NPR's Talk Of The Nation had a segment today on the fading of the so-called "American Dream," our collective sense that a person can live in this country and improve their lot with industriousness regardless of their station of birth or, later, of their sex or racial background. Apparently a recent ABC / Yahoo poll shows that only half the country believes that dream is still alive. That is, half the people in this country do not believe that they are able to get ahead here with hard work.
Neal Conan's guest was L.A. Times columnist Gregory Rodriguez, who wrote a column for today's paper about this idea. I don't know that I buy his premise that this dream exactly is the glue holding us all together. I think there must be a sense of justice in society, and there must be a path for self-improvement, and maybe this is all he's referring to; but I think these things hold true in most every civilized society. My shirtsleeve sense from visiting Europe and Australia and China and other places is that all the citizens of these places believe they have a pathway available to them for self-improvement, especially young people. It's one of the things which marks a place as civilized. (I think of India, say, with its rigid caste system, as a place where people do not have a bedrock sense they can get ahead with hard work; and it seems a less civilized place to me.)
One of the callers to the program--the first caller--was a woman in her mid-30s who finds herself unemployed with the economic downturn and unable to find work despite, as she put it, having "done everything right:" got good high school grades, worked hard at college, pro-social views, a lifetime of concern for others, etc. For her and her husband (whom I presume is employed; she didn't say they were both unable to find work) the legitimacy of the American Dream is up for grabs.
A couple things come to mind. First, I suppose it's prudent not to read too much into a sample of one. The very nature and definition of a recession will involve people failing to find the rewards which, in better times, would have been expected given certain antecedents. This certainly doesn't invalidate the model. And while I wouldn't deny the difficulty the caller is living through--I would surely be mortified and frustrated in her shoes--I have to wonder whether in the back of her mind she really thinks life would have been better if she veered from "doing everything right." And if so, what would not doing right entail? Getting more for me? Doing what it takes to get ahead no matter what? And isn't that exactly the quick-fix, Wall-Street Insider mentality that brought us to the recession the caller is suffering in the first place?
It's always seemed to me that we should try to live a good life not exactly as a means of getting ahead but because society at large needs a positive input to progress. If we take more than we give, everything positive and beneficial that stems from collective action will vanish. We have no society without a sense of social responsibility. So you can "do all the right things" for purely selfish reasons if necessary (and I suppose most of us do). I didn't have the sense that the caller was whining or that her call was not germane to the discussion; and I understand that the premise of the discussion was that one is supposed to work hard and get ahead, and this game plan was at least temporarily derailed in the caller's case. But implicit in the discussion is the possibility that working hard is NOT the way to get ahead. What then? Advancement by heredity? By patronage? If not industry, then what?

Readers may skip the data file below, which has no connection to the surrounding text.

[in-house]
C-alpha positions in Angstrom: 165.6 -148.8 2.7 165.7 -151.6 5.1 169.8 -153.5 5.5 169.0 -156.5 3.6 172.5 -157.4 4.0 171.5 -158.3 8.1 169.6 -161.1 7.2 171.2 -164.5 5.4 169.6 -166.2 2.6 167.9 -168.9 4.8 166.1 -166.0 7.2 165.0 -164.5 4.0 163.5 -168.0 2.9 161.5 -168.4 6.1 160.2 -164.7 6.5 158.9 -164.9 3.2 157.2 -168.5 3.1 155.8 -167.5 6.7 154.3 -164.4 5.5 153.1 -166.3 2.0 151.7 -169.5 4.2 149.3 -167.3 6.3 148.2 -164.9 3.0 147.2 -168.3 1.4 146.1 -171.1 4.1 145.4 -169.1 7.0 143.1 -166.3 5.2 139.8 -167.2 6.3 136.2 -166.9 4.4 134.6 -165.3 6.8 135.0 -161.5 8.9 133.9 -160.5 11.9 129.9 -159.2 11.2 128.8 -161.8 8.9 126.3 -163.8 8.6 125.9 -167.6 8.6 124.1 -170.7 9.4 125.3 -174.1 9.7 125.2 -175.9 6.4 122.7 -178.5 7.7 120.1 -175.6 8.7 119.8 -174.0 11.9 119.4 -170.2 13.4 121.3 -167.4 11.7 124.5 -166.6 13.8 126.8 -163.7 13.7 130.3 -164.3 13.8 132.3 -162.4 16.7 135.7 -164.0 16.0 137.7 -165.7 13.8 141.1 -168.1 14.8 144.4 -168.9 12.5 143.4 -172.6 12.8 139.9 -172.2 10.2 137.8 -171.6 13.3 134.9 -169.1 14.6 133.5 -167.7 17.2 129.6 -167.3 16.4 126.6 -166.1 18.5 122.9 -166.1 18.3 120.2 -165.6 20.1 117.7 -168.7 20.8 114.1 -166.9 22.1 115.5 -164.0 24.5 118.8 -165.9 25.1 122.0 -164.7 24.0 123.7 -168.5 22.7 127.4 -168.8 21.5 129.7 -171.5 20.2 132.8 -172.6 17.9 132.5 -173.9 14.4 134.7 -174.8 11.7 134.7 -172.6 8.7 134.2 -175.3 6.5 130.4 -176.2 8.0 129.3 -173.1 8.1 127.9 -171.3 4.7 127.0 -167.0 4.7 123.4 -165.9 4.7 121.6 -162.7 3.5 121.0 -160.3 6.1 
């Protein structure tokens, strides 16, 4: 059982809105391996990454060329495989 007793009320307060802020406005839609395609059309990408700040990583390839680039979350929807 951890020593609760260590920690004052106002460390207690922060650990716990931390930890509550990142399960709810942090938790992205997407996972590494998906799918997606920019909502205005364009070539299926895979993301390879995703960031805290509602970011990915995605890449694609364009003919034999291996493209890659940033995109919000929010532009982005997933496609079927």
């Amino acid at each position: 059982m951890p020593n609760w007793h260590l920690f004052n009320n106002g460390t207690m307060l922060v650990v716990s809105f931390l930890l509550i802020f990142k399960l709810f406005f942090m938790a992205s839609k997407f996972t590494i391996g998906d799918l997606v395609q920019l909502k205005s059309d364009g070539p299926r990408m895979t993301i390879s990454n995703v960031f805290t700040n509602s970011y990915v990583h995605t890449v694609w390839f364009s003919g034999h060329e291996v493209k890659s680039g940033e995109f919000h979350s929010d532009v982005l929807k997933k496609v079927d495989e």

But the larger impression I had was that this mass ennui is exactly what we should expect from a couple decades of Rupert Murdoch's noise machine and institutionalized right-wing apocalypticism. What works for talk radio will clearly work with talking-head TV: the goal is to make people angry and paranoid and convince them that the world is going to hell. And voilá! it works! If you tell people for decades that social meltdown is right around the corner, it shouldn't surprise us that their outlook is hopeless. This is precisely the disaffection I find every time I go to work. I say it again and again: I work with guys who by every objective measure are living the American Dream to a degree that 99.99% of the world's population can only imagine, and yet these guys are angry as hell. And when we discuss politics they reveal, almost to a man, that they get their news from Fox--they like Glenn Beck, Sarah Palin, W. They loathe Barack Obama.
And how many of the angry, anti-Democrat protesters have lost faith in the American Dream? I'd bet most of them believe the present government is killing the dream. But I can't help wondering what the world will look like for the bulk of the angry protesters if they managed to achieve the Tea-Bagger world their signs and slogans foreshadow. There's a reason the billionaire Koch Brothers are pouring millions into this political movement, and it's not the Brothers' concern for the little folks that comprise the bulk of the nation's citizens.
In the meantime what they are achieving is nothing less than the rending of the fabric of societal good will and the sense of the benefits of collective action.